This is the second article in a series called “Innovation Thinking,” where we explore tools and processes that can help to foster innovation, both big and small, within your company.
The biggest myth about creativity is that it is an inherent talent—you simply have to be born creative. But the truth is, creativity is a discipline that can be learned and honed.
At its simplest, creativity is the process of turning new and imaginative ideas into reality. It’s a process of thinking, and then producing. The end product can take the form of an extraordinary painting or musical composition, or a revolutionary new product, or even something banal yet innovative, like a more efficient operations process in a factory.
According to the book “The Innovator’s DNA,” the ability to think creatively is only about one-third genetics; two-thirds of it comes from acquiring, practicing, and honing certain skills. There are five key skills that most creative and innovative individuals share:
Associating: the ability to connect seemingly unrelated questions problems, or ideas from different fields.
Questioning: the constant asking of provocative questions that challenge common wisdom and the status quo.
Observing: the observation and then scrutiny of the behaviors of other people, places, and systems to identify new ways of doing things.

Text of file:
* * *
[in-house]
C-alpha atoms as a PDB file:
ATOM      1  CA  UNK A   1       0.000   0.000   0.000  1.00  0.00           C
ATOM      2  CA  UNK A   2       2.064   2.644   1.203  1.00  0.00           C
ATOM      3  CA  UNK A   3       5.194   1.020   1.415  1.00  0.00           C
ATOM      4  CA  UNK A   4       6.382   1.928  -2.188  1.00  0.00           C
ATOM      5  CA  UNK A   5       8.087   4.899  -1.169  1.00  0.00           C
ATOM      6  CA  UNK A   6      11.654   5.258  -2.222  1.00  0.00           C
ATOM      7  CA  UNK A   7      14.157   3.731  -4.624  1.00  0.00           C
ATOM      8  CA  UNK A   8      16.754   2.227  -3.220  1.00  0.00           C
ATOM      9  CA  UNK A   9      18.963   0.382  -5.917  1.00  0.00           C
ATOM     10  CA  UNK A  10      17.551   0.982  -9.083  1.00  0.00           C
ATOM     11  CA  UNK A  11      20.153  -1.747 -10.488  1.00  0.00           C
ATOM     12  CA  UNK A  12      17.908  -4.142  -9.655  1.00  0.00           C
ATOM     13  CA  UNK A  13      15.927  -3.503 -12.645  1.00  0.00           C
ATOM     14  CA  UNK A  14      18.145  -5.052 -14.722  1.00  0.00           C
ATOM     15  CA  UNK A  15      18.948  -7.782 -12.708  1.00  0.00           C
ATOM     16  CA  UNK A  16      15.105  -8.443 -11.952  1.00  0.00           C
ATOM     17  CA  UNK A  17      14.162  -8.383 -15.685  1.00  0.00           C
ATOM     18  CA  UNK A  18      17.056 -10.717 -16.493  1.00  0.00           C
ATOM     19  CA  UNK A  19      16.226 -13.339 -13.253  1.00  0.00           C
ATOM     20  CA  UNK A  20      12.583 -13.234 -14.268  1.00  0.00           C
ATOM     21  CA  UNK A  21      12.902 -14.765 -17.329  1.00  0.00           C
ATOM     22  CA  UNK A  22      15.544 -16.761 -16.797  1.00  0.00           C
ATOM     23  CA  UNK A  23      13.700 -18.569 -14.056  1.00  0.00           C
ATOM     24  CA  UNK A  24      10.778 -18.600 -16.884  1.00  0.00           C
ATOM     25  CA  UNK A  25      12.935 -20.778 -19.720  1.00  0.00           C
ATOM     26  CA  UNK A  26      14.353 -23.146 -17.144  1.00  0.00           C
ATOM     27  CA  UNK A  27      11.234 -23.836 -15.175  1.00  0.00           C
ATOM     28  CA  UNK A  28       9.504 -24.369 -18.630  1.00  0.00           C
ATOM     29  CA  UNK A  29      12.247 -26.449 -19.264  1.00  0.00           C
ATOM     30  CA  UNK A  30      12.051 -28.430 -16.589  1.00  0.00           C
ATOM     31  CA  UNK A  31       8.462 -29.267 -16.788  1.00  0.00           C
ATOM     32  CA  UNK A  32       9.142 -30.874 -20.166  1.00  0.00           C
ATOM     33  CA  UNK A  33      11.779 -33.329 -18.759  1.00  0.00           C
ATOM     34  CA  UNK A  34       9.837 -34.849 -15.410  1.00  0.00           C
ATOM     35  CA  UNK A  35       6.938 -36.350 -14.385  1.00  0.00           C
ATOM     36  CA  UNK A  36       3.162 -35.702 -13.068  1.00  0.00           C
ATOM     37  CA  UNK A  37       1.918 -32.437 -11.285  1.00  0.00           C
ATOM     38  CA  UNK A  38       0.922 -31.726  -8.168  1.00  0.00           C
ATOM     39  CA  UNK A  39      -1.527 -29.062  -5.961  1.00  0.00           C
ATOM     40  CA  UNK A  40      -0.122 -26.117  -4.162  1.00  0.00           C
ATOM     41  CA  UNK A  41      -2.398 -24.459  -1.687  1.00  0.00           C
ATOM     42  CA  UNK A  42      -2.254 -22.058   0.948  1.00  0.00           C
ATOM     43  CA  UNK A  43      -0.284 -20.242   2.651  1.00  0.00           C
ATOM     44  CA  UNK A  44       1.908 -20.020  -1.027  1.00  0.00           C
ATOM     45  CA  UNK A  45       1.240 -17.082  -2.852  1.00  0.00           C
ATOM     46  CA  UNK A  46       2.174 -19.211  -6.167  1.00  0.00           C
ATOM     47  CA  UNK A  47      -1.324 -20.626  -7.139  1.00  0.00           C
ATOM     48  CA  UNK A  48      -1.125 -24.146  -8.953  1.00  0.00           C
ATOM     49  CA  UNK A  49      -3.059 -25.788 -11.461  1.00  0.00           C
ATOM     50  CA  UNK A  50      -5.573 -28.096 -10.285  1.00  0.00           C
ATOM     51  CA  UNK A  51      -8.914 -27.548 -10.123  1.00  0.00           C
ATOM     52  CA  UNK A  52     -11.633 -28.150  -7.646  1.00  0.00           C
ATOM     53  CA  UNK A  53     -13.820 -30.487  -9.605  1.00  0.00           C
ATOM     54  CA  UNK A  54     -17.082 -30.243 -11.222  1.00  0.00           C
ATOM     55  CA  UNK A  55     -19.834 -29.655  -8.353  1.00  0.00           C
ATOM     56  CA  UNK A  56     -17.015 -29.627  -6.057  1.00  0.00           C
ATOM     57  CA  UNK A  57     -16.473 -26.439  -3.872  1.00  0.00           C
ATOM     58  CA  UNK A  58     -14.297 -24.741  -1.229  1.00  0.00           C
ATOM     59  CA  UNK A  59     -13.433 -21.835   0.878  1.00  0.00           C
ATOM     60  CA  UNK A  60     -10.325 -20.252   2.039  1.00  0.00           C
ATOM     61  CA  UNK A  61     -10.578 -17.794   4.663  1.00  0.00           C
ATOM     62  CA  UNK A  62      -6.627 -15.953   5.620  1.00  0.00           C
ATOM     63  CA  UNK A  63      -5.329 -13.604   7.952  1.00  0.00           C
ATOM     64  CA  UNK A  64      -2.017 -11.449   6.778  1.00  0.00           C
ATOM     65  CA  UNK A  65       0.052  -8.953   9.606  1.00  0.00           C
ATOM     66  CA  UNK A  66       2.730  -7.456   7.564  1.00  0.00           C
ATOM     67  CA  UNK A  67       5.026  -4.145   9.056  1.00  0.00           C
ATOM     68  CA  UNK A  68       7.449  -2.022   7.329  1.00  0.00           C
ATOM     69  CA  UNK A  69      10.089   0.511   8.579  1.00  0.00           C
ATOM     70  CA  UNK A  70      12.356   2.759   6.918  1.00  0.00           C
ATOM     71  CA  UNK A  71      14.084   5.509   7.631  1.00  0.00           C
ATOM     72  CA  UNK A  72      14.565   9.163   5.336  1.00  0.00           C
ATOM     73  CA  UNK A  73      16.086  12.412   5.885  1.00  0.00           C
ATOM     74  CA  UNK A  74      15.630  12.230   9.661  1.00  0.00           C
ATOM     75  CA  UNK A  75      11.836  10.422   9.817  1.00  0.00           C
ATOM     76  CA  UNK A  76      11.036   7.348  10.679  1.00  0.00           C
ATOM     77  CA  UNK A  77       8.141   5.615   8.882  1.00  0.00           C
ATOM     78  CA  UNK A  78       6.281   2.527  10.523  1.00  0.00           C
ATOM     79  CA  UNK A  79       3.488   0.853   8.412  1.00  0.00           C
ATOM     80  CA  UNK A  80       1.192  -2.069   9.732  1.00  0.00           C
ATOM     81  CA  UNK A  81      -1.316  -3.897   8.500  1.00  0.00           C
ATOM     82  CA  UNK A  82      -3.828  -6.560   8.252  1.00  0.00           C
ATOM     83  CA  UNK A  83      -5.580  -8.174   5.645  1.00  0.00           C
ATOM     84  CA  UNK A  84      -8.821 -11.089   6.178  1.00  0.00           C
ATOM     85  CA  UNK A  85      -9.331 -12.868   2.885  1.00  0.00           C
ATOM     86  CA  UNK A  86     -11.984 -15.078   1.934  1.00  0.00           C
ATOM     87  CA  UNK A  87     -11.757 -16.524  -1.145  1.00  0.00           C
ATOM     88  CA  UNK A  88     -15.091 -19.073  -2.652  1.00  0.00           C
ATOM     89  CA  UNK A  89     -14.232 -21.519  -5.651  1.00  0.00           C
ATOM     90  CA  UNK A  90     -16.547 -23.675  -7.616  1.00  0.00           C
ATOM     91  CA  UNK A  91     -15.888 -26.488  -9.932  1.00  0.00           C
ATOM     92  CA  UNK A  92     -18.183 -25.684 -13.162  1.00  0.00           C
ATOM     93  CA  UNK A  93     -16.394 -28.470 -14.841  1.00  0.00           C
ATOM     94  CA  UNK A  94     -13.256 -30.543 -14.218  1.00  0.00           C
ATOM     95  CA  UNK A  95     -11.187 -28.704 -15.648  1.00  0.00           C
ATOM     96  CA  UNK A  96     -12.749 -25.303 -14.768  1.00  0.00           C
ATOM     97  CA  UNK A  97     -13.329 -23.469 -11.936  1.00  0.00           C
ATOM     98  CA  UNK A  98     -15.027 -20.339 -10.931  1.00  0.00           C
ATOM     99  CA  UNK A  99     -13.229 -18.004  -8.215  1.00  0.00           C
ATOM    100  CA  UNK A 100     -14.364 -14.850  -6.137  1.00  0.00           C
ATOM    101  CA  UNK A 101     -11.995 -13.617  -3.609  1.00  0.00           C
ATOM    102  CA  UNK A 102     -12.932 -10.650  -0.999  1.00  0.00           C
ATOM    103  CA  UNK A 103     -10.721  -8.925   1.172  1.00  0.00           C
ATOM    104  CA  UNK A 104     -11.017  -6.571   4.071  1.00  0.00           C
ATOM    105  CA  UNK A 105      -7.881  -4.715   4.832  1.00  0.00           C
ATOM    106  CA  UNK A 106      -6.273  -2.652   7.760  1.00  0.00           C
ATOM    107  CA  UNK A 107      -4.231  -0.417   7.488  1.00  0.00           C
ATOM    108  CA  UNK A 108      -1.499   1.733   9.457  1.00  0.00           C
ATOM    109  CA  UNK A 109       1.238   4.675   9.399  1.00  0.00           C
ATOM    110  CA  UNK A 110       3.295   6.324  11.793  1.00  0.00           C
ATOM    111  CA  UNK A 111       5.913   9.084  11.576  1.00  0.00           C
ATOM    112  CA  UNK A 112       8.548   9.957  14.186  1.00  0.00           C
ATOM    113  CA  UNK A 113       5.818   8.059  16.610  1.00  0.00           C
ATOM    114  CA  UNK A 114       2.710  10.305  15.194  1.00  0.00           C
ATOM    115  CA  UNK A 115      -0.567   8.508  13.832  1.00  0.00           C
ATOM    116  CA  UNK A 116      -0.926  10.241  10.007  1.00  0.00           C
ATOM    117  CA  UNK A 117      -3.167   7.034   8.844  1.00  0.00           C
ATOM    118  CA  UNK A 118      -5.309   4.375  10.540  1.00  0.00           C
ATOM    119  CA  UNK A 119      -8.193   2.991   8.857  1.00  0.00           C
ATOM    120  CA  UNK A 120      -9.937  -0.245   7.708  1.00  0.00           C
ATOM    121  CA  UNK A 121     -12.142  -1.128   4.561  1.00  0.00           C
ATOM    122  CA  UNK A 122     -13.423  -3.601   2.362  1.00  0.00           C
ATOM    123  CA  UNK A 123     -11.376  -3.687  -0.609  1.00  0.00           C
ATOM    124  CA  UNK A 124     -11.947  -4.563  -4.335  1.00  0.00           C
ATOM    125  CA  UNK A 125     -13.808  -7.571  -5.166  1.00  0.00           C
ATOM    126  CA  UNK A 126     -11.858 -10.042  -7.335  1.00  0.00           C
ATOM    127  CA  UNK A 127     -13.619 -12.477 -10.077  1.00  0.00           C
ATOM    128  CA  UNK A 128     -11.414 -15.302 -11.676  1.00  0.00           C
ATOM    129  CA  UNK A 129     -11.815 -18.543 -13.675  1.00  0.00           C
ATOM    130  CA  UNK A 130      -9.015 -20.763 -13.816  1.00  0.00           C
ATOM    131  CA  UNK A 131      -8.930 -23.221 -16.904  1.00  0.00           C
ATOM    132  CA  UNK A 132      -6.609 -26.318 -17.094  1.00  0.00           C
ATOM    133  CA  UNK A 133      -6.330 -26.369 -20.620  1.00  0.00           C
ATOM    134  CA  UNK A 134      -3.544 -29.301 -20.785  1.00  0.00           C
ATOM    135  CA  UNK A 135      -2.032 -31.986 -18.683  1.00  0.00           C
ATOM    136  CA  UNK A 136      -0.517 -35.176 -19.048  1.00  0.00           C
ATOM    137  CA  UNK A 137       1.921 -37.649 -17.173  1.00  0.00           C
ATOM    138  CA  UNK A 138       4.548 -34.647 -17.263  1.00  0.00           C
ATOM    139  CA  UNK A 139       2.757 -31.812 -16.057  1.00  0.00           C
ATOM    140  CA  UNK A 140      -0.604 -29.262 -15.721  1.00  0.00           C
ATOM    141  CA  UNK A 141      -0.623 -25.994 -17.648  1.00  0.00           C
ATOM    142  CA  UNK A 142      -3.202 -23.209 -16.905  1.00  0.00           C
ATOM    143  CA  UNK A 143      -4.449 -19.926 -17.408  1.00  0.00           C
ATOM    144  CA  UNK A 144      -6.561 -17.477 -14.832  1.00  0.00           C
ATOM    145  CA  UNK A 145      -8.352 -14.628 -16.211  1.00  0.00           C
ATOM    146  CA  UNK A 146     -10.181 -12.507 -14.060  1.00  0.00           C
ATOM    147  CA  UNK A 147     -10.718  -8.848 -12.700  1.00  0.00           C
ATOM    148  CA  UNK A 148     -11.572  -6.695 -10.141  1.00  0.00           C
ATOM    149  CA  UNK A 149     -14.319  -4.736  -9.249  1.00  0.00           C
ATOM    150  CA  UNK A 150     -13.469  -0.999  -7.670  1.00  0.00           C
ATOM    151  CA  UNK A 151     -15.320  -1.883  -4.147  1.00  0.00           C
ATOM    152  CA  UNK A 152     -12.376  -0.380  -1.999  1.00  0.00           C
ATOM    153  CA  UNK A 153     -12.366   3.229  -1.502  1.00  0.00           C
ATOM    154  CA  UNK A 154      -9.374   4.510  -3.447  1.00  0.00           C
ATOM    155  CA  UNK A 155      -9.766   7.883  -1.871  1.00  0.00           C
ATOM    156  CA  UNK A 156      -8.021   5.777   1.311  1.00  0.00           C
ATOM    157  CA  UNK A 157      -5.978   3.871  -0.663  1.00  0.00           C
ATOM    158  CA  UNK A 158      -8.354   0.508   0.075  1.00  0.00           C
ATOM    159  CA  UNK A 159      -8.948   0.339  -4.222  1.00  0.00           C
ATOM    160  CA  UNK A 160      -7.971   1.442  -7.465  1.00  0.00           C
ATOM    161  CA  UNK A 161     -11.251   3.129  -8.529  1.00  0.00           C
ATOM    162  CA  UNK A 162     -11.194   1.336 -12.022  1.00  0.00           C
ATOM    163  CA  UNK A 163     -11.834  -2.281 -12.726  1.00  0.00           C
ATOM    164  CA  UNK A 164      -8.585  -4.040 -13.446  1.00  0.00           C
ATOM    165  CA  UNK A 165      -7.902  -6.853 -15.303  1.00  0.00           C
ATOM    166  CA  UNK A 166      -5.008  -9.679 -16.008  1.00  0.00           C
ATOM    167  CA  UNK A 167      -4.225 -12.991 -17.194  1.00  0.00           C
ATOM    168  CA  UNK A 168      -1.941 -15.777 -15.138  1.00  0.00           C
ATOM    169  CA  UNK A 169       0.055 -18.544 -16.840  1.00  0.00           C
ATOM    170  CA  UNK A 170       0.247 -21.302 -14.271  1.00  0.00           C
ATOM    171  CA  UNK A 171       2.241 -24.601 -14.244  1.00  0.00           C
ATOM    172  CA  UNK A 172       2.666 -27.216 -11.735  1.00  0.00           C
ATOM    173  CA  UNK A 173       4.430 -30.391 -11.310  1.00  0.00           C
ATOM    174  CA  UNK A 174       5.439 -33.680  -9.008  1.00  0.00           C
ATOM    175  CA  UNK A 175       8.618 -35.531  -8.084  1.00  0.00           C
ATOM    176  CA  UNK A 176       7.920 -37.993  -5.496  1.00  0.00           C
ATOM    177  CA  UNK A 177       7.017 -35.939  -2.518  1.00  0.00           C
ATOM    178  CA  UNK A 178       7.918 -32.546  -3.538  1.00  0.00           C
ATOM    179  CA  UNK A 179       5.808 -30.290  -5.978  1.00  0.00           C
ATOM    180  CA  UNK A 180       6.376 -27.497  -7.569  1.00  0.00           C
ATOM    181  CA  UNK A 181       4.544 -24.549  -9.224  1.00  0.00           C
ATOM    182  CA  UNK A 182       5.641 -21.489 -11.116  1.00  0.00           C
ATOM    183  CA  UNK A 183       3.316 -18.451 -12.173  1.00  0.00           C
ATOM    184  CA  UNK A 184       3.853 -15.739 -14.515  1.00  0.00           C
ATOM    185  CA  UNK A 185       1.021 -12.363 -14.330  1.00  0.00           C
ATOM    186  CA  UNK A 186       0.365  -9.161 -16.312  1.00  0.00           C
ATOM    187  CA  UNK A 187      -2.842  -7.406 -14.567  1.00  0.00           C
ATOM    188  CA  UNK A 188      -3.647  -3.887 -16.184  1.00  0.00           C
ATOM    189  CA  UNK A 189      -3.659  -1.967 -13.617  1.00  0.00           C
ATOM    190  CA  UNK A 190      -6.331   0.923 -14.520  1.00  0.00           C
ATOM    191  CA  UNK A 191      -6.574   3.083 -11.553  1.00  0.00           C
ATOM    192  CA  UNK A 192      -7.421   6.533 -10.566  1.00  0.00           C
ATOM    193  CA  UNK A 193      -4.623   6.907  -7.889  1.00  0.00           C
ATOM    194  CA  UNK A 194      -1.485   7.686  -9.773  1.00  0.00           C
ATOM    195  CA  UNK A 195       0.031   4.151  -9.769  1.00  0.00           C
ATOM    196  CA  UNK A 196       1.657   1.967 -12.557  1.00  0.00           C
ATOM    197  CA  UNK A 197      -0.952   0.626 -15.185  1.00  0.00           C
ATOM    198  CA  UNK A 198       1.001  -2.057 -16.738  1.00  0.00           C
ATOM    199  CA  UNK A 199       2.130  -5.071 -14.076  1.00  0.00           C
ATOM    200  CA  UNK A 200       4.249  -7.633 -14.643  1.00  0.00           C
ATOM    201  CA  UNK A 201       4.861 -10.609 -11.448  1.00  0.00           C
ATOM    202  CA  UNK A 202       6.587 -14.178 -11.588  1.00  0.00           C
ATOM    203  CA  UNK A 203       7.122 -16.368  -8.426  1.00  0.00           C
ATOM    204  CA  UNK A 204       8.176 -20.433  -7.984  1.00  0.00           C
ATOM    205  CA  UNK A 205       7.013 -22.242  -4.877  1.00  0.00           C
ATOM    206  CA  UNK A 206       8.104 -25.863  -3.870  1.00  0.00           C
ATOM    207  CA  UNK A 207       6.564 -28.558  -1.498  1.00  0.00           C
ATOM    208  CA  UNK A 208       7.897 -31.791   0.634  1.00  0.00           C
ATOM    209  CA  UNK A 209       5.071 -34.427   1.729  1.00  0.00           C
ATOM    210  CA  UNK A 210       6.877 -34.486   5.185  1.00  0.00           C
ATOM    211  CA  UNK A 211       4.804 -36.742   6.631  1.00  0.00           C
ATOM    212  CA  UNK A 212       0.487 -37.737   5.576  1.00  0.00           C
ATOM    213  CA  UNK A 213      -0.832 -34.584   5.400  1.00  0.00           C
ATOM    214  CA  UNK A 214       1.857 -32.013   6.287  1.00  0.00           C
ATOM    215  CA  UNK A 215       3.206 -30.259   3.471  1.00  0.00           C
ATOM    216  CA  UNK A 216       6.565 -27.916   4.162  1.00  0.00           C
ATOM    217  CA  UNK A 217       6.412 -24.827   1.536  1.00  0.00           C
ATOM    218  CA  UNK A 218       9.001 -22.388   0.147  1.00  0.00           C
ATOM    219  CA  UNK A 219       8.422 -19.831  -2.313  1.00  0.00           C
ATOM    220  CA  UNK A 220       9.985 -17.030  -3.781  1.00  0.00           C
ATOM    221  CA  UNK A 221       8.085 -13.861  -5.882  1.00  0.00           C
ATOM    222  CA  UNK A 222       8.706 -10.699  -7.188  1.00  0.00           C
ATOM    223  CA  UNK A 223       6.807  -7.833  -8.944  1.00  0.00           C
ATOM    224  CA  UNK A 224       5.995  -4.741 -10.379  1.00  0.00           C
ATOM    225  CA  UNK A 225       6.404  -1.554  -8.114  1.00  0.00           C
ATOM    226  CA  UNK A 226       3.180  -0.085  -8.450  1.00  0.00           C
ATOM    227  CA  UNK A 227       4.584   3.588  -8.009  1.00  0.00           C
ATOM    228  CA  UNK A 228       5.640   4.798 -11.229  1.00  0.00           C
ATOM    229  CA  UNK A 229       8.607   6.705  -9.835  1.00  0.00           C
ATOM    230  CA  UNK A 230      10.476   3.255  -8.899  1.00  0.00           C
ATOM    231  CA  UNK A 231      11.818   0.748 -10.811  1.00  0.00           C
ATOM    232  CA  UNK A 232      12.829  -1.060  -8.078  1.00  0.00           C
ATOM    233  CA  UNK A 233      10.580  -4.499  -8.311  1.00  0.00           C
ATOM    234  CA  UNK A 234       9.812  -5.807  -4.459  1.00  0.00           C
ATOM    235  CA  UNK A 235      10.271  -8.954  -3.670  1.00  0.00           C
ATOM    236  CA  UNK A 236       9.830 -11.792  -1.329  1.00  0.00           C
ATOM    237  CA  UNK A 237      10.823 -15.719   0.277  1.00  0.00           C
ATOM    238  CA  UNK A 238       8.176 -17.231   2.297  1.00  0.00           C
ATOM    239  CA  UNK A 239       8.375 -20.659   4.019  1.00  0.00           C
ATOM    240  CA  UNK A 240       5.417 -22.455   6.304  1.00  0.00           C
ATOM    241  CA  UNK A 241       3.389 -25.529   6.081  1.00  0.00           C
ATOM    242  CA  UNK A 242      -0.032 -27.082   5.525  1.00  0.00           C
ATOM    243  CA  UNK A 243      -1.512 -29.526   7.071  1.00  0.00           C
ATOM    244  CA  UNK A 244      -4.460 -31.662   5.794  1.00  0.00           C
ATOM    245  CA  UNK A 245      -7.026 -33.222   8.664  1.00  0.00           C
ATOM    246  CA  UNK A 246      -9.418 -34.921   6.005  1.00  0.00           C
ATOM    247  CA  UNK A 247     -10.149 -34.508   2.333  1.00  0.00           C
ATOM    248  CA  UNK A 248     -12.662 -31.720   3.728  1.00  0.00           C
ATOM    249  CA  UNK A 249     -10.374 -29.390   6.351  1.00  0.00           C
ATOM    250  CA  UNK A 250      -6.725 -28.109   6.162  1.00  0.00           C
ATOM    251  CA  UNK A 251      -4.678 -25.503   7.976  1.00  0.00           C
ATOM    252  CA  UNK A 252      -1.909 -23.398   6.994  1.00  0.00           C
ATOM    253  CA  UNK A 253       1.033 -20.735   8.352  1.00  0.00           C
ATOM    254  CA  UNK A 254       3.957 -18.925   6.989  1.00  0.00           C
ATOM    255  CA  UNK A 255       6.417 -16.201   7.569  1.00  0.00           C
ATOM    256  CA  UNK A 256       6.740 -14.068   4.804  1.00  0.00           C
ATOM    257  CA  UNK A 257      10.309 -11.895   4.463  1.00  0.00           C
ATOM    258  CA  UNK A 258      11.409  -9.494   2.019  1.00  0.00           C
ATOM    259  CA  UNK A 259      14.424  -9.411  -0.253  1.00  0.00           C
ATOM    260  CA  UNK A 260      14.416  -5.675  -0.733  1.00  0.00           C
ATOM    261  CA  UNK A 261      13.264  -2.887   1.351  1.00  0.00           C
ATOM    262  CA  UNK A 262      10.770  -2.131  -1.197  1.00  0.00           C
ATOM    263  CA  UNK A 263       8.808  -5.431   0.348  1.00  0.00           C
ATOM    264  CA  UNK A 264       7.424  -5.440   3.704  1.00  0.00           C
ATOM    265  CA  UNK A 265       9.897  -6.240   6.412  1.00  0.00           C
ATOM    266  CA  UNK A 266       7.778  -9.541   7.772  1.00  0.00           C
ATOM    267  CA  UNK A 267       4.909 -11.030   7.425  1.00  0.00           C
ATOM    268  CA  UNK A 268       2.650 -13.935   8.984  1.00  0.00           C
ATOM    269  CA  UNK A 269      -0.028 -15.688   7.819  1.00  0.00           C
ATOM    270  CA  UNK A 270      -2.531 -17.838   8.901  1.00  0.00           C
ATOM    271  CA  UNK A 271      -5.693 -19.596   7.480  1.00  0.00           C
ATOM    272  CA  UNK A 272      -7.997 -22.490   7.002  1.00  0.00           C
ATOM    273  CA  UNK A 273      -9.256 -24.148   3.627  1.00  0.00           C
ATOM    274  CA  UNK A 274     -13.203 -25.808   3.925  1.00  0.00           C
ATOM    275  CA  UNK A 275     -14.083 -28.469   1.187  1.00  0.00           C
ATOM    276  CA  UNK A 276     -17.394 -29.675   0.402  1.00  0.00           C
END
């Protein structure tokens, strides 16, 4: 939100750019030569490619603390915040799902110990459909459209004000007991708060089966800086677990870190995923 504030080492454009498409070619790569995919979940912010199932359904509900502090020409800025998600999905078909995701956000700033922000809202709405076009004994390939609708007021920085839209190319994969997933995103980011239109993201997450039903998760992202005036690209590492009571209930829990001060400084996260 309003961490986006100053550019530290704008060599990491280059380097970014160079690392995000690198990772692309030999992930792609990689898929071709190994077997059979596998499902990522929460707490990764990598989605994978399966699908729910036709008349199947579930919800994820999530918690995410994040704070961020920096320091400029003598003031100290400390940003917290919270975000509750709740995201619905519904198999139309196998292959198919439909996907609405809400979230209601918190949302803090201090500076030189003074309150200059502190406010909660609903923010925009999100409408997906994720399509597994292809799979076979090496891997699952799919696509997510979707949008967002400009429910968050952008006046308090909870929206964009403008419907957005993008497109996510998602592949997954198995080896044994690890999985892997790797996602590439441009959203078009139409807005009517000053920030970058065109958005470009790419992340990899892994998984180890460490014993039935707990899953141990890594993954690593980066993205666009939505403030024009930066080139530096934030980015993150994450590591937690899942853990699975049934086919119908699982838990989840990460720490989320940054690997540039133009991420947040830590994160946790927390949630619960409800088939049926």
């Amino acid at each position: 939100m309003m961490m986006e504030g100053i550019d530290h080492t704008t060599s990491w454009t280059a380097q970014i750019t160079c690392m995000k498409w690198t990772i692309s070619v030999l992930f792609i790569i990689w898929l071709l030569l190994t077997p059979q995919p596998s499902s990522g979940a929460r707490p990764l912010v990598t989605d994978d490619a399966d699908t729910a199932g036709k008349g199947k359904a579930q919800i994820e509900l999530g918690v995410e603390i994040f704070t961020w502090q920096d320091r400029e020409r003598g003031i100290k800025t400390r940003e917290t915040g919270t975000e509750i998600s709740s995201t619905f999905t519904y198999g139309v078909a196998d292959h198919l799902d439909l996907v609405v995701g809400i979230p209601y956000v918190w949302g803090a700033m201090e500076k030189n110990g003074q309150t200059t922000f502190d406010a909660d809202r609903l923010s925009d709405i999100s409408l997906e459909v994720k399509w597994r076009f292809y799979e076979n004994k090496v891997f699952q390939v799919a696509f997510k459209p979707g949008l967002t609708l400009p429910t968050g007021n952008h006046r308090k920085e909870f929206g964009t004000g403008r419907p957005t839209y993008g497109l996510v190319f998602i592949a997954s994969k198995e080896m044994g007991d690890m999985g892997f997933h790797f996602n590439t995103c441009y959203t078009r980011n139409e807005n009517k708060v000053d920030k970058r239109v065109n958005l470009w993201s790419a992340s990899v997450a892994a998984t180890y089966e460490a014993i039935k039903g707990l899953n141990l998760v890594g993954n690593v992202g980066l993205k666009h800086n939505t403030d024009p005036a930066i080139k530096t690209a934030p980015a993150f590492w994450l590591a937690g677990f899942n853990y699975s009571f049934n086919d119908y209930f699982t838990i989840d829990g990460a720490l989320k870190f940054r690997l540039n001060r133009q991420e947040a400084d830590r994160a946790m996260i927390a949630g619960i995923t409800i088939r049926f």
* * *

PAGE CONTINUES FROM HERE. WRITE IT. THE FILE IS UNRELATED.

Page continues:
Experimenting: construction of interactive experiences that try to provoke unorthodox responses and deliver useful insights.
Networking: meeting of people with different kinds of ideas and perspectives.
Like all skills, they need practice—over and over again until the behaviors become ingrained or automatic. Here are some tips on simple ways you can improve these skills:
Some of the biggest case studies in innovation come from random associations—for example, Steve Jobs’ chance encounter with a calligraphy class eventually led to the beautiful typography that Apple computers would be known for. Building these connections requires two key things: a curiosity for the world, and a bit of divergent thinking.
First off, you’ll want to feed your curiosity constantly—take classes, read books, try new hobbies, visit new places, learn a new language. Even a small bit of knowledge and experience in something completely new can spark a completely random idea for later.
When it comes to divergent thinking, you can exercise your association skills through games such as random word brainstorming, or even better yet, build your skills as a group through improv classes for professionals. The famous book “Yes, And” from The Second City improv group details some simple improvisation exercises that you and your team can do to get the everyone thinking on their feet and building these random associations as a group.
One of the most important things you can do as a business leader is to ask questions. However, it’s not quantity that matters, it’s quality—in short, better questions beget better answers.
How do you get in the habit of asking the right questions? Start by challenging assumptions, then using those answers to propose new ideas—try to go from “Why?” to “What If?” Why do we spend 20% of our marketing budget on television ads? Why is that the best solution? What if we moved it to social media ads?